The problem was, my site was a blast, and everybody else there at Artnet got jealous. Worse, when Walter went traveling to the then nascent art fairs, Art Basel in Miami had just started up, people realized he didn't know that much, because he couldn't talk about all the new stars he had published but that I had shone a light on as he hadn't ‘sourced’ them - I had. I did all the footwork, and I called the coolest art. I wasn’t just the go-fetch, standard issue ‘lowly’ dog paparazzi, I was the . . auteur !!

Long story short, 2 days before Christmas of 2004, with 2 kids to feed at home, Walter fired me. He told me, meet me at some gallery in Chelsea, and I thought, maybe he was taking me out for lunch for doing such a great job ? Not.

Without much ado, he got right to it.

He said, “we didn't know you’d be so successful, so you're fired.”

Classic New York, or what?

Luckily, the digital ‘self-publishing’ world was quickly evolving, to the point where, a few scant months later, April 2005, I could just start up my own website, F that.

Becker: Well that was candid. So you’ve been publishing Art Lovers New York for a while now. It covers so many shows. Why did you get involved in art publishing ?

Smith: I thought I was going to be paid.

Becker: When and how did you get your first photo published ?

Smith: Colin De Land had died, and I had the last public photos. It was early 2002, I’d been taking art world photos for over 20 years by now, and still everybody just pretty much ignored me. That all changed when Simon told Walter I had the goods on Colin. Walter, who was then head-honcho at Artnet finally said his first, more than 4 words to me, actually uttering a complete sentence: “Bring those last photos of Colin and 10 more, and meet me at the old Spanish coffee shop, Lafayette and Grand.”

He took one look, and exclaimed: “These are gold.”

Walter Robinson published my very first photos.

Colin de Land at the beach, ca. 1980. Photographer unknown. Colin de Land collection, Archives of American Art, Smithsonian Institution.

Becker: What was the first assignment?

Smith: My first assignment was Tracey Emin, for a Charlie Finch review, which was quite outrageous, by the way. After that I was left to my own devices, Walter titled my report ‘Art Lovers New York - Photos by Nancy Smith’, and I never looked back. It was really an exciting time. ‘Art Lovers’ ran from fall 2002 to winter 2004, until I got fired.

Becker: You write about artist Alfredo Martinez at different times, how did you meet him?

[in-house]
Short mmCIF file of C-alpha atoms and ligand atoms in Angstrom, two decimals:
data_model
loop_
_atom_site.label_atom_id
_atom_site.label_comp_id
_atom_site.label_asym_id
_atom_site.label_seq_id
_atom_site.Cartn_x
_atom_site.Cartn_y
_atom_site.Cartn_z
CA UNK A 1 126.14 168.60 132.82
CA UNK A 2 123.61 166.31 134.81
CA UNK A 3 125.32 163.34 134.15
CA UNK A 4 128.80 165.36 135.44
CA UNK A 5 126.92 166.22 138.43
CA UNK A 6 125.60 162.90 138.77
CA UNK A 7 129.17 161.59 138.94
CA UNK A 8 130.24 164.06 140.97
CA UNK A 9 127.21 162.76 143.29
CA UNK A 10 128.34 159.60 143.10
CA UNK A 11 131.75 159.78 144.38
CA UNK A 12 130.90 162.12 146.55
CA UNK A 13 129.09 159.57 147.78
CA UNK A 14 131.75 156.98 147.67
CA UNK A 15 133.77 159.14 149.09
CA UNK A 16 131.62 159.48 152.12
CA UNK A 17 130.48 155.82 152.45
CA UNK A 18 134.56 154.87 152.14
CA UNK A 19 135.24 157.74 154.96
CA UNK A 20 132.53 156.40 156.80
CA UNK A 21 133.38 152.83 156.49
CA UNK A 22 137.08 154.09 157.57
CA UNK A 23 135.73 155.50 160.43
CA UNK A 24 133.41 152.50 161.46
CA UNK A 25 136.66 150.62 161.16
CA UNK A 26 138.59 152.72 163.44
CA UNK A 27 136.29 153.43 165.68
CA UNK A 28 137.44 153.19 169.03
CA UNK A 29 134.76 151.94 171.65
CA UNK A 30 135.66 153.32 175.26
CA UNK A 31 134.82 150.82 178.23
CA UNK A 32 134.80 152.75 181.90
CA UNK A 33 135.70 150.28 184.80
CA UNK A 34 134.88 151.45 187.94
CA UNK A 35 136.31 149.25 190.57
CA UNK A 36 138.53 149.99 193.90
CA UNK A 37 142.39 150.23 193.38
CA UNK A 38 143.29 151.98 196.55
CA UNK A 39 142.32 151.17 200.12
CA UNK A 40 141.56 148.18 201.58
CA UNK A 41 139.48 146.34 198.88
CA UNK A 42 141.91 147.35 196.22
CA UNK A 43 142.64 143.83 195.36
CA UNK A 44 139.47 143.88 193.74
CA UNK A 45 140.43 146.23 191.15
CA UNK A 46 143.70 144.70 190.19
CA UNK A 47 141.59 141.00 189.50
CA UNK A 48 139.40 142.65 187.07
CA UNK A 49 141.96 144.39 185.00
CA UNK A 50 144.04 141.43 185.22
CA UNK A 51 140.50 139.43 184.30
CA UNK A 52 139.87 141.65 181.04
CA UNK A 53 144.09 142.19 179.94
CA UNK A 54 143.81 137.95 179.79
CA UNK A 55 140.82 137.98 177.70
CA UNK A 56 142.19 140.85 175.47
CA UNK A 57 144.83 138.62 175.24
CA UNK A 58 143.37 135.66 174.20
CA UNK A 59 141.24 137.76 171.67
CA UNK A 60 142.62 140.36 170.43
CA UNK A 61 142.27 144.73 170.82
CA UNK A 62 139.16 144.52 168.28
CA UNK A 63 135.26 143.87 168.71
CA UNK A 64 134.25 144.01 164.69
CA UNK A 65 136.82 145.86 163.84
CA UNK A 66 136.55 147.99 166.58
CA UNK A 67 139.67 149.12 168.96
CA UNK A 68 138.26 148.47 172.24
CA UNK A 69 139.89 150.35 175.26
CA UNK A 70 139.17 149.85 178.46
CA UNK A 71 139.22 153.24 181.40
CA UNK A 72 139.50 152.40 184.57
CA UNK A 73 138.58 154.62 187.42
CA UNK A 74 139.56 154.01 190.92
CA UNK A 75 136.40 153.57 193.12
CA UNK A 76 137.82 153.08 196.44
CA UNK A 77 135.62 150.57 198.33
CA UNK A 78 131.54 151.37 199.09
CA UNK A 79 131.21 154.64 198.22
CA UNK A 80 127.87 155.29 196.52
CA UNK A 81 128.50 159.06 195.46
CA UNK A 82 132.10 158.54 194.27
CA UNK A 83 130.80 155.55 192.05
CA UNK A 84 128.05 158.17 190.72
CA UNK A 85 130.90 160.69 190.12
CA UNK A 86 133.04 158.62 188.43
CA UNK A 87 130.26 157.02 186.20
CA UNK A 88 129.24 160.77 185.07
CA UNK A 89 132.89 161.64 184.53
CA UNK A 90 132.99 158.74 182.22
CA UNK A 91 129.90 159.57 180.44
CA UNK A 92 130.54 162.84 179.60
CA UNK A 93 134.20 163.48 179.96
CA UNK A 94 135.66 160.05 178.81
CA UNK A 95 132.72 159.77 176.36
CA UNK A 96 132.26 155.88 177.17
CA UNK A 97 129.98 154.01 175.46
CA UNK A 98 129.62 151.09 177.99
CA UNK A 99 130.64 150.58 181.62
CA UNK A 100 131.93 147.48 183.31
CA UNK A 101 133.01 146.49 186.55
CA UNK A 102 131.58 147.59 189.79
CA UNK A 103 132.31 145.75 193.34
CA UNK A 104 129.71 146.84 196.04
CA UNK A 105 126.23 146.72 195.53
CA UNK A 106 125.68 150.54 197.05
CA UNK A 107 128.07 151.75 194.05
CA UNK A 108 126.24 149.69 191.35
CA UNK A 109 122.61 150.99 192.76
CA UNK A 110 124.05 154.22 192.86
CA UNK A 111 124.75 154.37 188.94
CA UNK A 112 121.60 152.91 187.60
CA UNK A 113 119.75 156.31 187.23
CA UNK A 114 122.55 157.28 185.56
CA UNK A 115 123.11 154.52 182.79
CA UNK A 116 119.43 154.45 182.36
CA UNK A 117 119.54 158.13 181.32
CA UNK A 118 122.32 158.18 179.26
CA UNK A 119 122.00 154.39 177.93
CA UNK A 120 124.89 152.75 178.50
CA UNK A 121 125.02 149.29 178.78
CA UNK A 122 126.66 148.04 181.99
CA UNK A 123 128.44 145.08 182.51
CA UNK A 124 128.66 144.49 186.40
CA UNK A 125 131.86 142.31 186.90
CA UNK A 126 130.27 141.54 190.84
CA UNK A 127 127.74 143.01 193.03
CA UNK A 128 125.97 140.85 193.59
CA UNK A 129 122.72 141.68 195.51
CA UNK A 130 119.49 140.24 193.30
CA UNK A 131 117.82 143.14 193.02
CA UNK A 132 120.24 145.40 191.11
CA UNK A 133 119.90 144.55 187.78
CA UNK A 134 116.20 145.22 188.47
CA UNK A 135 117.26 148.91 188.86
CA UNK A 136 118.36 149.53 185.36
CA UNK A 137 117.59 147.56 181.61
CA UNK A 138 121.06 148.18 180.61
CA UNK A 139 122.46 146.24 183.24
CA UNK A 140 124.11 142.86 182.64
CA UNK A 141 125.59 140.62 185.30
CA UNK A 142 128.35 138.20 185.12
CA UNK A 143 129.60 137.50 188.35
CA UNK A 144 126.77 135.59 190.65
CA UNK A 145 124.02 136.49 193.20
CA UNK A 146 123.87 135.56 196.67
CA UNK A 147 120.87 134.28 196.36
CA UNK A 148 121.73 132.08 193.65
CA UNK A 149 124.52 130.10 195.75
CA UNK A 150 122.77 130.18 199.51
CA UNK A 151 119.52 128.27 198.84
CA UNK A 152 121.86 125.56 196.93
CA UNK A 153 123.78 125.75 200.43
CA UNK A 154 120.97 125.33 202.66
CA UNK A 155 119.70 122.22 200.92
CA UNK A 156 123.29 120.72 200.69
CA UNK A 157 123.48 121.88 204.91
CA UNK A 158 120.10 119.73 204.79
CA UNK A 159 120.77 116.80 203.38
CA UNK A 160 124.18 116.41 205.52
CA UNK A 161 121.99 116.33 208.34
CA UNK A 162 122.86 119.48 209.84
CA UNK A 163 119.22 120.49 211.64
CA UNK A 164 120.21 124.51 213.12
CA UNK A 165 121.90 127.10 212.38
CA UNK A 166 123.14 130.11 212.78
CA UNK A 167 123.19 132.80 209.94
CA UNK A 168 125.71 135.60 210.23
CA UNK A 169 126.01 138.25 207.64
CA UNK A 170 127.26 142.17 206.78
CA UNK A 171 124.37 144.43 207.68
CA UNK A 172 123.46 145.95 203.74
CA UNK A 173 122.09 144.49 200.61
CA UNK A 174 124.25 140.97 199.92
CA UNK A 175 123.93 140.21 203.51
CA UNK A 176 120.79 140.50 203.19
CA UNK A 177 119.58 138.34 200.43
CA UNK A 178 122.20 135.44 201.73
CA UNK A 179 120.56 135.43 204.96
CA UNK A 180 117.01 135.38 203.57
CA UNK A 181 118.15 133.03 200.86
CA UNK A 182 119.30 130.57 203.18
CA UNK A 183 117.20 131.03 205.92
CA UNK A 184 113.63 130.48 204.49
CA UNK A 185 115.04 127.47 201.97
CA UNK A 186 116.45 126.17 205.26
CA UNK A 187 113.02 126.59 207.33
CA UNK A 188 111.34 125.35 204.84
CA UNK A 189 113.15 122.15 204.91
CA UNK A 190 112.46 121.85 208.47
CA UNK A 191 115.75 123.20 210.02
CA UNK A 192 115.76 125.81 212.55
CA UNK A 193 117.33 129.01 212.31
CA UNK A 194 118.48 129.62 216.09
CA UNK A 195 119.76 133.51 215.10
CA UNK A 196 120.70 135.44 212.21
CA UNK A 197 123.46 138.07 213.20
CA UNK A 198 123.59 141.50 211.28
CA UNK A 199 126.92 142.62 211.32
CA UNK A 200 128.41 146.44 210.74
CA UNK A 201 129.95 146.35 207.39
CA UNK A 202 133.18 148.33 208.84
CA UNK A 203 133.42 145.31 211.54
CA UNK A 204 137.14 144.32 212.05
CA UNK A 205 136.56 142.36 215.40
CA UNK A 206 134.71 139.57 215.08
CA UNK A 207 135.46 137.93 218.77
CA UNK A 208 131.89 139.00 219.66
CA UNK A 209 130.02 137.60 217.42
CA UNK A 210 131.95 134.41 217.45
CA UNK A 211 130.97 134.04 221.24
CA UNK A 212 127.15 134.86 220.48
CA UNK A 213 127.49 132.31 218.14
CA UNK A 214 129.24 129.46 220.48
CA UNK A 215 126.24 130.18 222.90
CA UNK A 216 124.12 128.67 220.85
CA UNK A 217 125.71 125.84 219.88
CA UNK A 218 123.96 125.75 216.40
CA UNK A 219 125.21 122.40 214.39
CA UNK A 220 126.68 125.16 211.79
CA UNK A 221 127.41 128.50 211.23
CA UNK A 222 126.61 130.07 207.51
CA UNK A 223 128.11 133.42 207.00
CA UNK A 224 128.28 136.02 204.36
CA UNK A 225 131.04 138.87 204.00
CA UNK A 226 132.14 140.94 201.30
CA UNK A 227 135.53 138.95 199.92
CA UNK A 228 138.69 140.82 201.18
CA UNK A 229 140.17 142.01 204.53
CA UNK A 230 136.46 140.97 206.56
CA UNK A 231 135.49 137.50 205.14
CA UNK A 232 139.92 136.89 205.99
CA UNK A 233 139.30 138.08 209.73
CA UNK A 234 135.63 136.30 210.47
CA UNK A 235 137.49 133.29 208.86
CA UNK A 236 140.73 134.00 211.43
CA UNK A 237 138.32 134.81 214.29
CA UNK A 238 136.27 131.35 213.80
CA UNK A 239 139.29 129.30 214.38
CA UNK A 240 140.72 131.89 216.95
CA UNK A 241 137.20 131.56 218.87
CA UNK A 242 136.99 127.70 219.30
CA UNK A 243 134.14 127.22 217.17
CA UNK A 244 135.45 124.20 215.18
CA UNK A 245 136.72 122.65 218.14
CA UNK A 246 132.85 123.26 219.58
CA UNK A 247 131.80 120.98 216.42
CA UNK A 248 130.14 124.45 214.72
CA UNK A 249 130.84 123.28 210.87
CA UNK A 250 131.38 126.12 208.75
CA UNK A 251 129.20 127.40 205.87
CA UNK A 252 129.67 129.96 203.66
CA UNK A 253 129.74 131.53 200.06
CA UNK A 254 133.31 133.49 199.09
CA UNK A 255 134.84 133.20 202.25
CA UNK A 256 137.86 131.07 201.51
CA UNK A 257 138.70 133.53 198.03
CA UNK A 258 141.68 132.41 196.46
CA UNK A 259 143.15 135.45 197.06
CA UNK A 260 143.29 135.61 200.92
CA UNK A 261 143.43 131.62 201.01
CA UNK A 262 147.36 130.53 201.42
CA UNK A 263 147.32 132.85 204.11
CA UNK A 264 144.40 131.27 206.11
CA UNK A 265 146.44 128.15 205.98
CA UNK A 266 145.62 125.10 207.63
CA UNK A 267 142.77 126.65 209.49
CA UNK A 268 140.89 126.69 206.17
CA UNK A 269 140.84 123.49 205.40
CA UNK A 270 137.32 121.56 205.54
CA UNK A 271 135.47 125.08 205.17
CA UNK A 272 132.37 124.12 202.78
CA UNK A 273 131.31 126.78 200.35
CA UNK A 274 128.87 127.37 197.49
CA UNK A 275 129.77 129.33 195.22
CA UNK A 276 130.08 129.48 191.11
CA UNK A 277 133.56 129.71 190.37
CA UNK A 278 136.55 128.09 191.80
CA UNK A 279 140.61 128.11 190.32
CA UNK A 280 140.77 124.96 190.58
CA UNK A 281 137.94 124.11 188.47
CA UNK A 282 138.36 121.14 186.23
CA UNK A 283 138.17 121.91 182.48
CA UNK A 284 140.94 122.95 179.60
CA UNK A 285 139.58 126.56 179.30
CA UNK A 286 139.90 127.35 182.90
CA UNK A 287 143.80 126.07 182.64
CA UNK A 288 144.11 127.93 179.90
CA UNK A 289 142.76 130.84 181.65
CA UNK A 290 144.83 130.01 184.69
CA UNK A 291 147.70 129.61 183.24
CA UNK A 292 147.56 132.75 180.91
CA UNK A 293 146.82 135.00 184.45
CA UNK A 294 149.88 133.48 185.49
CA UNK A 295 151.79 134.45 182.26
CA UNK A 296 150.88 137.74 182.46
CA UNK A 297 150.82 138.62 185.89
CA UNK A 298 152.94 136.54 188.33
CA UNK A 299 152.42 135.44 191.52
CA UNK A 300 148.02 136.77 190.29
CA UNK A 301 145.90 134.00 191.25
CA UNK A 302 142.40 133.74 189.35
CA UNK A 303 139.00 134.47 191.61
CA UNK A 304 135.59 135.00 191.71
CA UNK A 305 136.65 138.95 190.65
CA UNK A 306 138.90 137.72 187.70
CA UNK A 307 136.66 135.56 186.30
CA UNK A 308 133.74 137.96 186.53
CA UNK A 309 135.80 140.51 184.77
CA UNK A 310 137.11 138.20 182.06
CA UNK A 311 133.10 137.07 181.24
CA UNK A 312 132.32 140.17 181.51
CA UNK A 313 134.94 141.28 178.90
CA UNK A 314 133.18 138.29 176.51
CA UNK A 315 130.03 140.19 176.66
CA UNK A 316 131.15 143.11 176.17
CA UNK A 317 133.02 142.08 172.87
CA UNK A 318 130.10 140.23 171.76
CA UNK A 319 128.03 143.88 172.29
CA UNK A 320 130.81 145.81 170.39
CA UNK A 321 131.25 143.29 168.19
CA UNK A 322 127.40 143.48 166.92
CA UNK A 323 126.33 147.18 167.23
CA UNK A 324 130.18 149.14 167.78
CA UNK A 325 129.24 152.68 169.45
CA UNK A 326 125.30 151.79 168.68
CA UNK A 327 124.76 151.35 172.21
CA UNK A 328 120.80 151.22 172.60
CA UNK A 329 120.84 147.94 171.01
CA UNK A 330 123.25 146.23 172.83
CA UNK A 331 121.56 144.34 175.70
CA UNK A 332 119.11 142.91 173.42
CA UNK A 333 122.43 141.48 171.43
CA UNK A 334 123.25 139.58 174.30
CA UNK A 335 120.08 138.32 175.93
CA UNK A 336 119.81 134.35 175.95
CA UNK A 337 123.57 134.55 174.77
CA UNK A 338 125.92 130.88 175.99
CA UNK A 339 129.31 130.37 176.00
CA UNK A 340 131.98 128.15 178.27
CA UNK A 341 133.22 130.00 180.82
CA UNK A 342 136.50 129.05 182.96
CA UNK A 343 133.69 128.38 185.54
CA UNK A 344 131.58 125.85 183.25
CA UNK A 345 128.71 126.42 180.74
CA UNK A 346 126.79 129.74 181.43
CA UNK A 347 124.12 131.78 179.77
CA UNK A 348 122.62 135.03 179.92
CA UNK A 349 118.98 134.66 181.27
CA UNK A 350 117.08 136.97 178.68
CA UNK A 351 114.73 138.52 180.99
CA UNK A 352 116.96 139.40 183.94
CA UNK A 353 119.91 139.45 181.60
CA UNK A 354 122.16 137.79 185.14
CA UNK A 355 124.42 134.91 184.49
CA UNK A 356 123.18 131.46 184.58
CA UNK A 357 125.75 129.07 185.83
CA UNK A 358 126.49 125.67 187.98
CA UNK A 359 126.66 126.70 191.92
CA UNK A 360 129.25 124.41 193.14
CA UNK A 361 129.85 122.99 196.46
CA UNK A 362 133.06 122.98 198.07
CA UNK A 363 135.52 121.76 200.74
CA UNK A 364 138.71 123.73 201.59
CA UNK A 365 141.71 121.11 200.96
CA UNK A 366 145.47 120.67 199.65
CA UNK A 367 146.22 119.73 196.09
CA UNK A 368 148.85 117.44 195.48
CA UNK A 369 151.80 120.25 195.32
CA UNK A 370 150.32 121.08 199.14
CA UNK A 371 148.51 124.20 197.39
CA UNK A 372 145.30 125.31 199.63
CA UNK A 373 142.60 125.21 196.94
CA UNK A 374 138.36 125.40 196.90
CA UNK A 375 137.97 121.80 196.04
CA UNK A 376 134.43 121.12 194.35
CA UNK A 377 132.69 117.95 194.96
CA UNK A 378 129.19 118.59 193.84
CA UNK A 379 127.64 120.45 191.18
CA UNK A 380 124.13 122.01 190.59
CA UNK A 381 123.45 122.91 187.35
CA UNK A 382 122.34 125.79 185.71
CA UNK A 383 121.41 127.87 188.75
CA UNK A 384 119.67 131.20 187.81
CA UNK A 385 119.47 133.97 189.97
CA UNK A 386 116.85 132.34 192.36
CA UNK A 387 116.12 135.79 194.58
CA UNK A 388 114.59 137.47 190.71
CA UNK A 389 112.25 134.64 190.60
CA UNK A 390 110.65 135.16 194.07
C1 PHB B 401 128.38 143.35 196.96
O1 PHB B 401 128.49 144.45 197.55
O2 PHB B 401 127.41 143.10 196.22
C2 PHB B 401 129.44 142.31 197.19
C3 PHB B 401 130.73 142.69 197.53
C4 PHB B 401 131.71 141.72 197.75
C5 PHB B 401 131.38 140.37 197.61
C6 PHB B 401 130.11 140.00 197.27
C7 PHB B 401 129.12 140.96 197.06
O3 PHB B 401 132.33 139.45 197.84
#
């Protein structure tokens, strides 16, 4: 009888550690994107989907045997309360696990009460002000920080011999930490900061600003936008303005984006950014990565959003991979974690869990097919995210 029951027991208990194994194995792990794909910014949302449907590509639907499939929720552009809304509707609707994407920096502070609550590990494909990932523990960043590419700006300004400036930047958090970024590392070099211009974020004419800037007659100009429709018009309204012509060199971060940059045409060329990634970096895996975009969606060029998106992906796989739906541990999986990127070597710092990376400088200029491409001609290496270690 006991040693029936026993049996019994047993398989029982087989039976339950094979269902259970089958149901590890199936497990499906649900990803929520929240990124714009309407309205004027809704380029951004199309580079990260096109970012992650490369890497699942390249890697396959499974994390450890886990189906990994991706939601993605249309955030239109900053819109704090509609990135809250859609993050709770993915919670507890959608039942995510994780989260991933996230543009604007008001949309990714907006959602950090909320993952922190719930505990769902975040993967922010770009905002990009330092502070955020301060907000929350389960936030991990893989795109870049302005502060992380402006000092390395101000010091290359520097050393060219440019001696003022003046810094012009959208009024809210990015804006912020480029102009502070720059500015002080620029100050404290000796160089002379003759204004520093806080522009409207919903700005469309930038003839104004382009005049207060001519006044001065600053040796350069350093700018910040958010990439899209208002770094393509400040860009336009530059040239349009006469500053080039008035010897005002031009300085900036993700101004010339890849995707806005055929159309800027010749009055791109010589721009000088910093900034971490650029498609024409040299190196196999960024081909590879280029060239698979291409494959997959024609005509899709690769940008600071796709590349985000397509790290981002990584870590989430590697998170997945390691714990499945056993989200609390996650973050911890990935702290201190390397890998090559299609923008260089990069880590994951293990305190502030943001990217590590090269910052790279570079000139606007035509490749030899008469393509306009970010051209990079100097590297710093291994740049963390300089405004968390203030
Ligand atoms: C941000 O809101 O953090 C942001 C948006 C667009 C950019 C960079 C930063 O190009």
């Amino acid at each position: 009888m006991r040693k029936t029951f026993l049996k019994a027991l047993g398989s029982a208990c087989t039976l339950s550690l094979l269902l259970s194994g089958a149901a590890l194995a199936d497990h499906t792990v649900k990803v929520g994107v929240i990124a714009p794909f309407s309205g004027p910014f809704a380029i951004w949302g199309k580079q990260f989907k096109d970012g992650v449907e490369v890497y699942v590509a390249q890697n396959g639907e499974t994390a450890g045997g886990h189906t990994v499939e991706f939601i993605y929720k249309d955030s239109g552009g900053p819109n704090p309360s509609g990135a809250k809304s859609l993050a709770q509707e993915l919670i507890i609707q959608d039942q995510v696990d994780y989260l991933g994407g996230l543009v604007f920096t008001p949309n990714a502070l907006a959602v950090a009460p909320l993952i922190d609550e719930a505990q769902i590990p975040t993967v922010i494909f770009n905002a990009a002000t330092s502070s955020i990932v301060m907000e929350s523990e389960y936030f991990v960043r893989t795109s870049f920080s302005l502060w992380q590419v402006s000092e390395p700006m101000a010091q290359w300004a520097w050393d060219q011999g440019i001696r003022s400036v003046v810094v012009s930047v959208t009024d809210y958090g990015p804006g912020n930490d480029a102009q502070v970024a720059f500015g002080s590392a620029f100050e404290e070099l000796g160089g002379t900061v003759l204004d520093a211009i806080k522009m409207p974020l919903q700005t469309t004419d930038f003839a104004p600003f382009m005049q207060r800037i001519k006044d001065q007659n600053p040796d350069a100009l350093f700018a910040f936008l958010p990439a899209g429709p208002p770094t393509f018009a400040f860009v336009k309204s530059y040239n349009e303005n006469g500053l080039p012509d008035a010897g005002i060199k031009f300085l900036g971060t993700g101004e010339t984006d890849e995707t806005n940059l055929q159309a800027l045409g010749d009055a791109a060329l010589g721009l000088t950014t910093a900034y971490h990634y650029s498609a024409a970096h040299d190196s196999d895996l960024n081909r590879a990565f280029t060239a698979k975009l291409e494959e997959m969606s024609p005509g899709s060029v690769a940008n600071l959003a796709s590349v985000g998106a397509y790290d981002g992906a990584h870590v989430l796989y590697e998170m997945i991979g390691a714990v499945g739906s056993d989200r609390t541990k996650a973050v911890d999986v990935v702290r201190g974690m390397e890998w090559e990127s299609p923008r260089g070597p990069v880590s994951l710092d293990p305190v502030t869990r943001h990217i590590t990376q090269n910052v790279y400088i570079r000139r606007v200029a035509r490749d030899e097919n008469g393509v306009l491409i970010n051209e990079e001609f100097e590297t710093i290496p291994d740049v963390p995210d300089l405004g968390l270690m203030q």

Smith: I meet Alfredo back in 1997 or 1998. Everybody was at this crazy Moriko Mori opening at Jeffrey Deitch, it was crowded, chockfull of collectors, writers, artists, and the usual drunks. Alfredo was a young street turk, very ambitious to break into the mainstream, and he was chasing Simon around, because Simon had the rock solid rep of knowing everybody / and he could hook you up. Simon didn't want anything to do with Alfredo, because Simon already had enough going on, and unless you were you going to smoke him up, or take him out to a 5 star dinner afterward, you weren't really in the running at such a fertile event, and he kept passing Alfredo off on me, “go talk to her” - famous last words.

Artist Alfredo Martinez when Nancy Smith first started hanging around with him, March 25, 1999, photo by Nancy Smith

Becker: Is there an article you’ve written that you are most proud of ?

Smith: Joe Bradley’s ‘Kurgan Waves’, his first solo show at Canada. (2006).

a close second:

I was the only journalist/photographer (general media or art world), at the big ‘Gee’s Bend’ quilt survey show at the Whitney, back in the fall of 2002. When Walter posted some of my photos of these venerable old, time-worn southern quilters on my ‘Art Lovers’ report, along-side the gritty underground, downtown scene’s newest young rebels, including Alfredo’s ‘Fake Basquiat’ trial and the accompanying Josh Harris' ‘protest’ crew, it really helped kick-start the Gee’s Bend ole African-American women - these quilters are well-deserved, still snow-balling success.

People in the art world used to call my love of quilts, a ‘hobby’ back in the day - but not anymore.